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Gentle cleansers are just as effective as harsh soaps at killing certain viral pathogens that are common targets in healthcare facility infection control, a new study has found.

Uptick in contact dermatitis

Healthcare providers, who must wash their hands many times each day, often switch to gentle cleansers to prevent or help heal contact dermatitis caused by irritants in hand sanitizers with harsh ingredients, according to researchers from the United Kingdom. During the pandemic, the incidence and severity of this dermatological condition rose from 20% to 80% among healthcare professionals, they reported.

The current study tested the ability of common cleansers to kill both enveloped viruses such as the human coronavirus and influenza (which have an additional layer of protection) and non-enveloped viruses, such as norovirus and adenovirus.

Cleansers studied included antibacterial soap, natural soap, foam cleansers and bath wash products. 

Results showed that gentle cleansers effectively killed enveloped viruses, even when moisturizers were also used. But the non-enveloped viruses studied were resistant to all cleansers tested — both skin-friendly cleansers and harsh soaps. The most resistant of the viruses tested was norovirus, which causes common seasonal stomach illnesses. This was true even when exposure was increased from 20 seconds to one minute. Bleach was the only cleanser tested that consistently killed norovirus.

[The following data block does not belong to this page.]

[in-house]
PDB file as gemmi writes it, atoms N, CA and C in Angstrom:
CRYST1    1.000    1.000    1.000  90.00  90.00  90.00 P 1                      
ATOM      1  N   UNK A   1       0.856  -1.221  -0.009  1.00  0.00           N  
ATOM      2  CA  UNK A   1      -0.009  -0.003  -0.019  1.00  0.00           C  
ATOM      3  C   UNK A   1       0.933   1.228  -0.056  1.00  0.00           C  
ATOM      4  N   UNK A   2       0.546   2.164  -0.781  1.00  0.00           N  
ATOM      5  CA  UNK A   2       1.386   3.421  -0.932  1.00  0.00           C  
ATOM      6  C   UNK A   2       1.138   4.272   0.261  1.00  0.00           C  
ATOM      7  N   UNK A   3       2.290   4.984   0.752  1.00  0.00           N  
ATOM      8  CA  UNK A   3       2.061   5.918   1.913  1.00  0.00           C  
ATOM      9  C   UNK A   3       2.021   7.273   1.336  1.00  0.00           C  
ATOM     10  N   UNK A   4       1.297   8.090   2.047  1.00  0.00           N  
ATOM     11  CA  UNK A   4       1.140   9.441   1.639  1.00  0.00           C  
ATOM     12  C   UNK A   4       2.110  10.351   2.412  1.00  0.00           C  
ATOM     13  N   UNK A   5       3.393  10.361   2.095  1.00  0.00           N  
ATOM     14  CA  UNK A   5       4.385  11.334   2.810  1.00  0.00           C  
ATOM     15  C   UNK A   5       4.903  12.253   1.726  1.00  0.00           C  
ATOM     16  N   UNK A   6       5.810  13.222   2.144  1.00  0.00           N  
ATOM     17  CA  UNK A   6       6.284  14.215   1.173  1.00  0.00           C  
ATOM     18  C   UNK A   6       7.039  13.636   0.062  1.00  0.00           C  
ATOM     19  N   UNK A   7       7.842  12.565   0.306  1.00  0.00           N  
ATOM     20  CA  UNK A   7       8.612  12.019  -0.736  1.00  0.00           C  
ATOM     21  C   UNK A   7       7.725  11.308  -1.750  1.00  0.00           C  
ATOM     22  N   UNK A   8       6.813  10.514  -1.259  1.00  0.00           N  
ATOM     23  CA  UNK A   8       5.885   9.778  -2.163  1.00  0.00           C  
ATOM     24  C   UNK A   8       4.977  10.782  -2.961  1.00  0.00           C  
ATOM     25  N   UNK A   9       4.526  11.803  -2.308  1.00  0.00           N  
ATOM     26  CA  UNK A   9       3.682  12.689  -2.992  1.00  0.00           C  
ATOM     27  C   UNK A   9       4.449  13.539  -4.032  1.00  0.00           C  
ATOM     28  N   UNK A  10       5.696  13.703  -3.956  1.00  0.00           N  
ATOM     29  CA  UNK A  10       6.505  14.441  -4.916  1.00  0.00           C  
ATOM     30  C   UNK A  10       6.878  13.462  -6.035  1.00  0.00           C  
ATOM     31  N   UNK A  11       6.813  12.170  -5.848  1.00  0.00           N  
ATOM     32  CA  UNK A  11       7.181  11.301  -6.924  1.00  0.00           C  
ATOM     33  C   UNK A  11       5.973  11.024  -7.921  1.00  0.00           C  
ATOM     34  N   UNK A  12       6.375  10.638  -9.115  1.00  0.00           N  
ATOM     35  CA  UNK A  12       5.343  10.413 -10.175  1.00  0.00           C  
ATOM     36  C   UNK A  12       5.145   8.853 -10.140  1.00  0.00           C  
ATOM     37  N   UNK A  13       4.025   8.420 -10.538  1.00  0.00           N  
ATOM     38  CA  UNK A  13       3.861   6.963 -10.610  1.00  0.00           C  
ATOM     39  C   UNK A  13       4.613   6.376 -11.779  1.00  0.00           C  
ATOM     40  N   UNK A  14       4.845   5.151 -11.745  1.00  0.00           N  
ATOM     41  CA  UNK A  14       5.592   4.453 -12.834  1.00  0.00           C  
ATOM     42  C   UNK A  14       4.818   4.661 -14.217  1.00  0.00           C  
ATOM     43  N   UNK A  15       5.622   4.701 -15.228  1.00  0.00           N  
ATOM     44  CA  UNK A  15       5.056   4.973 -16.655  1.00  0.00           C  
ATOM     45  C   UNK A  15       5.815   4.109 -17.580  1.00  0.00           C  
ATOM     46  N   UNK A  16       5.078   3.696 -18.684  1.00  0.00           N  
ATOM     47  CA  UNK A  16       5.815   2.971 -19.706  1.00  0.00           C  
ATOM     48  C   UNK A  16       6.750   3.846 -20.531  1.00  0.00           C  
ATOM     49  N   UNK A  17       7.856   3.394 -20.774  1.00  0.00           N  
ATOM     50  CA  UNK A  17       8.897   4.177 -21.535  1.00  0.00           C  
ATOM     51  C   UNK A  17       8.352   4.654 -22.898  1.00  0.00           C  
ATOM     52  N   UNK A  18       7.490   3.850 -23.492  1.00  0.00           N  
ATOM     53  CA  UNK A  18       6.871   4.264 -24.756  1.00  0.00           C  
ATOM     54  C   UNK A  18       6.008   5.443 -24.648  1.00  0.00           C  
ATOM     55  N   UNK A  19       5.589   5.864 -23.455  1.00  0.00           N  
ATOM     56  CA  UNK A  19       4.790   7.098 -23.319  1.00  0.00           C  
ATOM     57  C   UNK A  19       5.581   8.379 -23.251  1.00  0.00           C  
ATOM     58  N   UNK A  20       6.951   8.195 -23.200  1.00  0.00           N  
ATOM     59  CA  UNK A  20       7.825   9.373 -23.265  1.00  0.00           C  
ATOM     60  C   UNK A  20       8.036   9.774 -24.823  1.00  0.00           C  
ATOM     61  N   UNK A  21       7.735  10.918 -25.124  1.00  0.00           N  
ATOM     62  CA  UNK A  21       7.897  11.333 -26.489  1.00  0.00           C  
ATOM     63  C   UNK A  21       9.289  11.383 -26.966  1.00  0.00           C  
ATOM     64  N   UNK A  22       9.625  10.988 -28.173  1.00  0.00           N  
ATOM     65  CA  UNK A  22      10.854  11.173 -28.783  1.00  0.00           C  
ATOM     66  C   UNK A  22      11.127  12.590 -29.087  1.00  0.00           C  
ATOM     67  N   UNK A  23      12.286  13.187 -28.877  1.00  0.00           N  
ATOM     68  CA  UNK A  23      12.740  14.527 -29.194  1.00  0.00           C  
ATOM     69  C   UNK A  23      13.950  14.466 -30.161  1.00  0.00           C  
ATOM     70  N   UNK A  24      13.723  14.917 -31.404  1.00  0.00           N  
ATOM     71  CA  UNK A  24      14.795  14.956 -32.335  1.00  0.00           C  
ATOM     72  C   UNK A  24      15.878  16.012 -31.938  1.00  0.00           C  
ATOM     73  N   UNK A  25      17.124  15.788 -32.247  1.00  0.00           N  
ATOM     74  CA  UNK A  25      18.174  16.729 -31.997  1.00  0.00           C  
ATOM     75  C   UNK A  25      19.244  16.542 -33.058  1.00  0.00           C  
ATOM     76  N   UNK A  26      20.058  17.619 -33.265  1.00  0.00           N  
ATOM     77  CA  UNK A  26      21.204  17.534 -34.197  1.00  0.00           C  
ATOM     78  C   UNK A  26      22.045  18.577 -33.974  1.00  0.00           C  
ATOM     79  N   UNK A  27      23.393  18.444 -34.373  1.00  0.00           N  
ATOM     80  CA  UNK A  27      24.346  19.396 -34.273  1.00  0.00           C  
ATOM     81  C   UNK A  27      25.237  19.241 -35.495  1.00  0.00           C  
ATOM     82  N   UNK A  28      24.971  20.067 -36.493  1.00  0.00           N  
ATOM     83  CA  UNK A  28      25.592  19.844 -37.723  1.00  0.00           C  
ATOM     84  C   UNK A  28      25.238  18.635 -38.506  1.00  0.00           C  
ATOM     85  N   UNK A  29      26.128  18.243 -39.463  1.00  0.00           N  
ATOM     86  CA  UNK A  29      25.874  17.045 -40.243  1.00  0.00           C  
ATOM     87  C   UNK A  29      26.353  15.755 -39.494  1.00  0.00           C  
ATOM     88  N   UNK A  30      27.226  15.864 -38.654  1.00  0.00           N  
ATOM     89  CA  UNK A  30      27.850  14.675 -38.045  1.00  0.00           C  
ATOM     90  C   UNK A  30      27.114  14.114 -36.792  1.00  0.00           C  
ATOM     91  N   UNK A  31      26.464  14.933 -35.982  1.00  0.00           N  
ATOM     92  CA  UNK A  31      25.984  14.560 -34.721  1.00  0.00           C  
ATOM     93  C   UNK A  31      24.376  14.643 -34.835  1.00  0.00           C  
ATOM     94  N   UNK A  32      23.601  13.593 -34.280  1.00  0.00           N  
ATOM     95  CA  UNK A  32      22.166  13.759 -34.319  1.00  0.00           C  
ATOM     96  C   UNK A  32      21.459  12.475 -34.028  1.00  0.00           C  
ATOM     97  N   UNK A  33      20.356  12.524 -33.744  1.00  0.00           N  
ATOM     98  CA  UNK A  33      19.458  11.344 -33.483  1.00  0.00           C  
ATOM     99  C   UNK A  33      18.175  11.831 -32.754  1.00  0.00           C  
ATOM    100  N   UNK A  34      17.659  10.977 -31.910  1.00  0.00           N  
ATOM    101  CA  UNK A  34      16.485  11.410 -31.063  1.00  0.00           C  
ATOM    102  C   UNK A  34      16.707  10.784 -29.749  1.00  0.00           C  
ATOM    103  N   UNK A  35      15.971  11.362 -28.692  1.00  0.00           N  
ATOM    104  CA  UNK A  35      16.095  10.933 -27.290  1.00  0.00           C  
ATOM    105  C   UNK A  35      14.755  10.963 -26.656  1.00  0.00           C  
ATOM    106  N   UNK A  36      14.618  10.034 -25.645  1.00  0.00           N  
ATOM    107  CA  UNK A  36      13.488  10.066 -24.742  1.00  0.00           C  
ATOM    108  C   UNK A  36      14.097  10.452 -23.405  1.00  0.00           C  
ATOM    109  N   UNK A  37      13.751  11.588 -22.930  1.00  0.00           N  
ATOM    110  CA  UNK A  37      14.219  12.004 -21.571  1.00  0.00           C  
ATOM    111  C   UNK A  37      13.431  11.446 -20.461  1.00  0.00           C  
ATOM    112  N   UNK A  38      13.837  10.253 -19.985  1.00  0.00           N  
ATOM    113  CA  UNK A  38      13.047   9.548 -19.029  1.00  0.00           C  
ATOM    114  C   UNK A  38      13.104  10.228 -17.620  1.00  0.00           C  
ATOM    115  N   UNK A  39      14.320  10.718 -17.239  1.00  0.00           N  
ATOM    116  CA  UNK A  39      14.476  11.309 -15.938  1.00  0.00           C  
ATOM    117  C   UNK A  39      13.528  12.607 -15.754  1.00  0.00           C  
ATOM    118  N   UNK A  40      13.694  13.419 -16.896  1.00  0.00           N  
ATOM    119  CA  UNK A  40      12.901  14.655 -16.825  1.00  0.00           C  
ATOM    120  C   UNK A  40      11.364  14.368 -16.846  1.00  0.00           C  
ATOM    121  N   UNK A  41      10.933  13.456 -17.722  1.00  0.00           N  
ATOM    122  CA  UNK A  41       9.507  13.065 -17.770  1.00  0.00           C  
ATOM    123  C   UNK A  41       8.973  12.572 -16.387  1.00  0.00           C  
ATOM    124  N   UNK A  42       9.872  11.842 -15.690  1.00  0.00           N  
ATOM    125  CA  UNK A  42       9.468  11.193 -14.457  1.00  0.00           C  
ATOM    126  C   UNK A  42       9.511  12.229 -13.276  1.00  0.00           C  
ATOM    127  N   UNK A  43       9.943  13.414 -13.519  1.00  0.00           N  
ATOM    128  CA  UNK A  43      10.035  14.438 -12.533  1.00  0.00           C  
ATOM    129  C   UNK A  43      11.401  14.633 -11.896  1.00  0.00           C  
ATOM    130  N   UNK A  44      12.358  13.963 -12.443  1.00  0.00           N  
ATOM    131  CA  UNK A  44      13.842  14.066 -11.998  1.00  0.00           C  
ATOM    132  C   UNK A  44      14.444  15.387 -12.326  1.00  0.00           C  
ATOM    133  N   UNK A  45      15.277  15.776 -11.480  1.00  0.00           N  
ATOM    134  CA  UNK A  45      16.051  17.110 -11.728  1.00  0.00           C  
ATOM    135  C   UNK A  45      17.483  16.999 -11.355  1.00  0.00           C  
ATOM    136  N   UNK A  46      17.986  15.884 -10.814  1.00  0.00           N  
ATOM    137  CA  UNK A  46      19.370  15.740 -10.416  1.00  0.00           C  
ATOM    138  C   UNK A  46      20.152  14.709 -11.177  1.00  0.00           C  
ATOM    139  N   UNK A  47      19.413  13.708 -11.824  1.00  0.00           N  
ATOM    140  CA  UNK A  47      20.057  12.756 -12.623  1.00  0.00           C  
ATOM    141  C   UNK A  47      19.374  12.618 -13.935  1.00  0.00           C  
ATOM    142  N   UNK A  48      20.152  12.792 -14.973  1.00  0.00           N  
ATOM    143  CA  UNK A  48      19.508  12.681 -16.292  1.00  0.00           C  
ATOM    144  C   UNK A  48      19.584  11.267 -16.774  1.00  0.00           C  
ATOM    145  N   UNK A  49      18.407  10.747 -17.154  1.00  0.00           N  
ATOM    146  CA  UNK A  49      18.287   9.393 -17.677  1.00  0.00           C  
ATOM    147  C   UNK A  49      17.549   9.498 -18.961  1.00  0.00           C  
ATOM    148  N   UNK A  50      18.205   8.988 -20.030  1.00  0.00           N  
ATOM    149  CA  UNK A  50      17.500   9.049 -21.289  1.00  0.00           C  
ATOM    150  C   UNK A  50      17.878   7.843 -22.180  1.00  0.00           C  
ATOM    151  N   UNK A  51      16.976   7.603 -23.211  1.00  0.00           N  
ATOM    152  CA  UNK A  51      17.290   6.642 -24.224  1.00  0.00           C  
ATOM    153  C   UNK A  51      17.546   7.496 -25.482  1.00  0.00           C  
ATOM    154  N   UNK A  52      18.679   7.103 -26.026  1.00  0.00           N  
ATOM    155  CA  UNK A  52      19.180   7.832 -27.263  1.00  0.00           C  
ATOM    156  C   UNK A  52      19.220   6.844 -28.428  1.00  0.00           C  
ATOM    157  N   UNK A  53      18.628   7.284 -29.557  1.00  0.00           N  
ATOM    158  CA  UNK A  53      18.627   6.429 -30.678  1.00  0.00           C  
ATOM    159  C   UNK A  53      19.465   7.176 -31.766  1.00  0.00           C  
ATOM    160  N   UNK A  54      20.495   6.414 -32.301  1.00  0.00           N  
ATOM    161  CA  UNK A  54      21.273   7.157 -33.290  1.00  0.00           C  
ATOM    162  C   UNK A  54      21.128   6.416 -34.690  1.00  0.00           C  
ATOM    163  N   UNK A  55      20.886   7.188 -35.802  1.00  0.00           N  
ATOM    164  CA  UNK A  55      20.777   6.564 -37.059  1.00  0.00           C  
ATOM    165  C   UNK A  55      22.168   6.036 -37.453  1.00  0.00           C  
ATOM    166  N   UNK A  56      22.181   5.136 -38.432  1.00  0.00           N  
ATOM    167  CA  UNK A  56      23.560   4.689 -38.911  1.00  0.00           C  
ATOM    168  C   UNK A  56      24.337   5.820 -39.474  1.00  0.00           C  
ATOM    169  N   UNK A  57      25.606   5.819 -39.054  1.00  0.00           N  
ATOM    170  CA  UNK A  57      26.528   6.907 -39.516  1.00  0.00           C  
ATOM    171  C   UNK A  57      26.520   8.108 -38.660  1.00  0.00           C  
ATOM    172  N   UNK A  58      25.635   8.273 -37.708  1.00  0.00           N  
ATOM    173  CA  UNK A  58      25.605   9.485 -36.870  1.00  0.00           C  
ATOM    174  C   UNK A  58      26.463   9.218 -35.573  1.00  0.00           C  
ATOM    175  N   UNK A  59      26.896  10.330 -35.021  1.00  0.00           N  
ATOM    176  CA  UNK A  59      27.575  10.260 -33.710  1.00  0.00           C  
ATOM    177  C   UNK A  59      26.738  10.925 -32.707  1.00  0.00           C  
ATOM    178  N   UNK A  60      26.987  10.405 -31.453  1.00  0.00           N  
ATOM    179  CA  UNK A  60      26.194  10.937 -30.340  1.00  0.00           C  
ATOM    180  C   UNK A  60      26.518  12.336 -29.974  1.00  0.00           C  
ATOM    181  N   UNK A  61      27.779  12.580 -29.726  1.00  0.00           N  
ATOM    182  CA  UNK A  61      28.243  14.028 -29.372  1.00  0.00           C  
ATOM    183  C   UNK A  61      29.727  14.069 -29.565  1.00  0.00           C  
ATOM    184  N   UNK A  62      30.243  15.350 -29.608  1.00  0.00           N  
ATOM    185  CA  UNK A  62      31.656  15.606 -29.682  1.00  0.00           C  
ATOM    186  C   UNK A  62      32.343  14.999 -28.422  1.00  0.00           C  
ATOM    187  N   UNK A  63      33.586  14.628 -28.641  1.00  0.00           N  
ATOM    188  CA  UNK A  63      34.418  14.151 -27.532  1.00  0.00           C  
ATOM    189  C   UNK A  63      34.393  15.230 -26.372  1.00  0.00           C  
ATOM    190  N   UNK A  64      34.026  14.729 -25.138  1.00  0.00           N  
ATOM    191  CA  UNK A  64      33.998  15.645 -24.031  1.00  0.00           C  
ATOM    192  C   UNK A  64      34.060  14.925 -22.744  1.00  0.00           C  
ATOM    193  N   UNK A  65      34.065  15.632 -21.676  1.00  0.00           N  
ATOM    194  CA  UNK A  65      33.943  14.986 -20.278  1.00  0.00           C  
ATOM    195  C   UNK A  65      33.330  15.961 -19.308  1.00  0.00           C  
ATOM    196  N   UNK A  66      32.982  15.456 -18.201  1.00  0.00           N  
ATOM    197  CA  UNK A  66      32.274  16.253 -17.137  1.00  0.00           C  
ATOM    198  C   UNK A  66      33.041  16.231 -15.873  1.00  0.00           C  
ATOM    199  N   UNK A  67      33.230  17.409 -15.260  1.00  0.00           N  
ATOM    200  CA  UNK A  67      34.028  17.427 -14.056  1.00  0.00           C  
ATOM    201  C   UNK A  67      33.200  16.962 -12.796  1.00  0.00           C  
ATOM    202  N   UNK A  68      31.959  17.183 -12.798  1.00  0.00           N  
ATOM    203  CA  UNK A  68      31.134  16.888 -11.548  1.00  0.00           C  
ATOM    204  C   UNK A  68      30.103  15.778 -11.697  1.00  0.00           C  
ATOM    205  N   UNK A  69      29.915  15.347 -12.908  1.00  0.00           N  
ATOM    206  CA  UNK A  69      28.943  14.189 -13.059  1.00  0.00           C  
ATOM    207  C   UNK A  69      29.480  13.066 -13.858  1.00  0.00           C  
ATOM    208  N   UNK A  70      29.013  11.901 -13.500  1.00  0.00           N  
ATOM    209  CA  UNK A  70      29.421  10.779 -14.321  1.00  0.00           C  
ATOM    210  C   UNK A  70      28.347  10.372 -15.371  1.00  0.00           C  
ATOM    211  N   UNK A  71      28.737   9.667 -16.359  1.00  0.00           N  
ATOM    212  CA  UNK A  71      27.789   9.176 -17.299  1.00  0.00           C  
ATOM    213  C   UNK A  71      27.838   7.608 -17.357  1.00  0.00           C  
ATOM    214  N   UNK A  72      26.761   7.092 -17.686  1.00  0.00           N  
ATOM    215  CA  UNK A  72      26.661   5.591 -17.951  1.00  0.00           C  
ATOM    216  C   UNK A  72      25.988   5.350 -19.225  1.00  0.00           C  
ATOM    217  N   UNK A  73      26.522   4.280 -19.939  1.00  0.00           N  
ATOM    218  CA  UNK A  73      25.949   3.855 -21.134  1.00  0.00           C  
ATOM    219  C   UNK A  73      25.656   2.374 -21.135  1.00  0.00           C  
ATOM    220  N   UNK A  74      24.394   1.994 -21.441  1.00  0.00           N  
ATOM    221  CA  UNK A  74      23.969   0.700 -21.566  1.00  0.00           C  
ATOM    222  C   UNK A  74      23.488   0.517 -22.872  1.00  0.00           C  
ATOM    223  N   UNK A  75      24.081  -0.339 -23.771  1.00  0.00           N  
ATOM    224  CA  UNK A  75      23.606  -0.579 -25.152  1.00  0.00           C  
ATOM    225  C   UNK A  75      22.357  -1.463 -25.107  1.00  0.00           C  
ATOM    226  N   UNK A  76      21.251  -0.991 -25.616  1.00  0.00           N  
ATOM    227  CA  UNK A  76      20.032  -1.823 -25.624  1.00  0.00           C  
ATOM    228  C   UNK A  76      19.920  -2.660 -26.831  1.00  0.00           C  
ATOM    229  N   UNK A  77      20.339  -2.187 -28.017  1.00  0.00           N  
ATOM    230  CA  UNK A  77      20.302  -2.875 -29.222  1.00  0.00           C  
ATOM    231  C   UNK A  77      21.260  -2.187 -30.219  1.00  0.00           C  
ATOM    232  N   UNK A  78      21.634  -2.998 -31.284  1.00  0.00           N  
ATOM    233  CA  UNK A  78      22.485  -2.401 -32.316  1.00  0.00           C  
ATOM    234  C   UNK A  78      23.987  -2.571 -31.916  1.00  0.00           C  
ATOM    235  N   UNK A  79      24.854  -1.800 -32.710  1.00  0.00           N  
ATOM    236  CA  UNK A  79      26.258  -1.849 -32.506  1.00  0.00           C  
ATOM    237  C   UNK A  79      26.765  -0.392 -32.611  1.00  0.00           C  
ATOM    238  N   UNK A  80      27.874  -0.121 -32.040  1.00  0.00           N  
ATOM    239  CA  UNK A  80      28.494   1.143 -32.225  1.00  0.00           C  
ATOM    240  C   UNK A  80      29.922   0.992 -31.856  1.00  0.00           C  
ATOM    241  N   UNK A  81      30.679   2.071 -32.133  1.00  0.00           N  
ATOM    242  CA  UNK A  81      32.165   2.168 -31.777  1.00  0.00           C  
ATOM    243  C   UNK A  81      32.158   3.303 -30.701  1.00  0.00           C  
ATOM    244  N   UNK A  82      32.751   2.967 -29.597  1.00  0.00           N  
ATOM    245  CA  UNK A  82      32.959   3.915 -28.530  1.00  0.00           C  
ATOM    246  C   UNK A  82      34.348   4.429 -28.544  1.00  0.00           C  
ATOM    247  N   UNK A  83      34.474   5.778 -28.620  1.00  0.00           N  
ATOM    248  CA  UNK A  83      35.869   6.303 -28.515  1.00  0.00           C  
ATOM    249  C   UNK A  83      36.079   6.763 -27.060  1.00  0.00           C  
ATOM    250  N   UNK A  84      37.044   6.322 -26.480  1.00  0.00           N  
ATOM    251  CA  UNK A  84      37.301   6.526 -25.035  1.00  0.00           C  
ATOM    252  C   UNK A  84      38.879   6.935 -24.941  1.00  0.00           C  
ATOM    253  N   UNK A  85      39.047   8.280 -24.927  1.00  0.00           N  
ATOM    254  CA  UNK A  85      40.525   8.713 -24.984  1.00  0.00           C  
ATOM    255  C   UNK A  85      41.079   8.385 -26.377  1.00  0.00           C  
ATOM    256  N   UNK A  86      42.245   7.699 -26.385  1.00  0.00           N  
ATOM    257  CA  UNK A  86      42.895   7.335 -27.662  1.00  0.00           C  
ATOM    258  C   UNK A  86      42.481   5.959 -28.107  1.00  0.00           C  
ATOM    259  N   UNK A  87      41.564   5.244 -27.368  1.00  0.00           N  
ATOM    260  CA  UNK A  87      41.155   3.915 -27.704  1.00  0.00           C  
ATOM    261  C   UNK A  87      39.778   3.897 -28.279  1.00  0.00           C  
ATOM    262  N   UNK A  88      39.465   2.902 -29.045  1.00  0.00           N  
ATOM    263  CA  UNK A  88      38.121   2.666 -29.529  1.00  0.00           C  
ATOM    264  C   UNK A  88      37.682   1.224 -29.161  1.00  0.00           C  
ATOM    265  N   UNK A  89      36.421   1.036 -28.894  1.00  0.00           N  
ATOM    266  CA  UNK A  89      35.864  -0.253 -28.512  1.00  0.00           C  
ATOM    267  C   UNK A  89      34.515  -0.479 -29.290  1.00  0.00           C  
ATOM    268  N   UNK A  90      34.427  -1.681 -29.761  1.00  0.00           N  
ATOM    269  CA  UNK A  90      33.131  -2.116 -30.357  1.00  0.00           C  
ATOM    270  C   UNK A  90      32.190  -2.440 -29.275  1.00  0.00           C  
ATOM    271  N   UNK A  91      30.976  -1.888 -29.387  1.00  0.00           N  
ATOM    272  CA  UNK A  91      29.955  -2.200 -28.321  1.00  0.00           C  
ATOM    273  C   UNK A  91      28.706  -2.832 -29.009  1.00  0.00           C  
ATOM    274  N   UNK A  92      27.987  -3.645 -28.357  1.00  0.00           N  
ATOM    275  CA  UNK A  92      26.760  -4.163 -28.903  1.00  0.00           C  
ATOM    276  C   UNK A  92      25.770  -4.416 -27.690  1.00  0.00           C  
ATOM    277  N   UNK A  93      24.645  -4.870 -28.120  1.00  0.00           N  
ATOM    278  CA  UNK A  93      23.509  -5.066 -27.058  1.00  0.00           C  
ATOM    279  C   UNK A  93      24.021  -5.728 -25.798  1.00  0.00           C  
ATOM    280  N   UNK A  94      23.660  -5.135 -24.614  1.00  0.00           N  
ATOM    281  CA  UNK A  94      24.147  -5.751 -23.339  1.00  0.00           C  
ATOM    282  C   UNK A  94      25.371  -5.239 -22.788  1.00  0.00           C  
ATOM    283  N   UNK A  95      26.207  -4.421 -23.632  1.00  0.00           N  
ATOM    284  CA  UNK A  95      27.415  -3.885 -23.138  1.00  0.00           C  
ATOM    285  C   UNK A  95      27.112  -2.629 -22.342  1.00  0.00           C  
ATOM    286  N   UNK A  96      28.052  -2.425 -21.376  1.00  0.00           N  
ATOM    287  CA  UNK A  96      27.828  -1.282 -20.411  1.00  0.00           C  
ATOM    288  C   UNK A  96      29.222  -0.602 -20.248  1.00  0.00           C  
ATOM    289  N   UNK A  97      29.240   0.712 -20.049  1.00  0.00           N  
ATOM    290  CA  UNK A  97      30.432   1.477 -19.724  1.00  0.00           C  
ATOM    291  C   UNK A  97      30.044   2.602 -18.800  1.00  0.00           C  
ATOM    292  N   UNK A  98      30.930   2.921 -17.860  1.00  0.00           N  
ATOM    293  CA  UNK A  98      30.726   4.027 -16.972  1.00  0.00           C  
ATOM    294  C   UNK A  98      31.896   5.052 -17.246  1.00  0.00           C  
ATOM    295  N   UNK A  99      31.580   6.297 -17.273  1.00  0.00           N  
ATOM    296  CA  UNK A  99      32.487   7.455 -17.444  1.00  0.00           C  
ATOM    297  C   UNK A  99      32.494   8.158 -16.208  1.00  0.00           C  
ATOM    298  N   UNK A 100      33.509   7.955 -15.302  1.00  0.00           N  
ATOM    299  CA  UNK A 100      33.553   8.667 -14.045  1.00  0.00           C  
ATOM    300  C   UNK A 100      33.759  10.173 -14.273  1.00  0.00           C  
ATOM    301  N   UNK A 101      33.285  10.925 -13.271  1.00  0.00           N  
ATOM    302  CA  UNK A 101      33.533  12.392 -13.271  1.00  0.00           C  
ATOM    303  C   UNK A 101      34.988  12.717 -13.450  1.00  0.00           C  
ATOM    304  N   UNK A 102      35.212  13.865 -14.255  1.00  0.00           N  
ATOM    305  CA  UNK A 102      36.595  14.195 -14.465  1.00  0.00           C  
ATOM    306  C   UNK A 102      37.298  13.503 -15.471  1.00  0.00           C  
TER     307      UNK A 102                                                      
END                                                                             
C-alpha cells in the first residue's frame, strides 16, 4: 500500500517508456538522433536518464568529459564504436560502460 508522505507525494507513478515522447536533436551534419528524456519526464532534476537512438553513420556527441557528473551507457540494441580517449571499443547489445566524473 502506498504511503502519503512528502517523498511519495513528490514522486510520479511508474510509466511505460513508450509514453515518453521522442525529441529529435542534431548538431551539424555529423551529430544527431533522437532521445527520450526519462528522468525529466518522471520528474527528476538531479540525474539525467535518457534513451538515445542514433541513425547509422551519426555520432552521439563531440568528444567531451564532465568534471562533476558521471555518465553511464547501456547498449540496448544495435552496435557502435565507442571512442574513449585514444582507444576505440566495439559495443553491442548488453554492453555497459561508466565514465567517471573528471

A win for healthcare workers

The researchers took the positive aspects of the findings as a win for healthcare workers.

“For the first time, our study has shown substituting harsh soaps with milder wash products such as gentle cleansers is effective in fighting against enveloped viruses, including human coronavirus, which is very encouraging — especially for those in jobs in which irritant contact dermatitis is an occupational hazard,” Munitta Muthana, PhD, from the University of Sheffield in England, said in a statement.

Researchers recommended that other infection prevention measures be taken to combat norovirus. Isolation and disinfecting surfaces with bleach may be most effective, the authors concluded.

The study was published in Frontiers in Virology.

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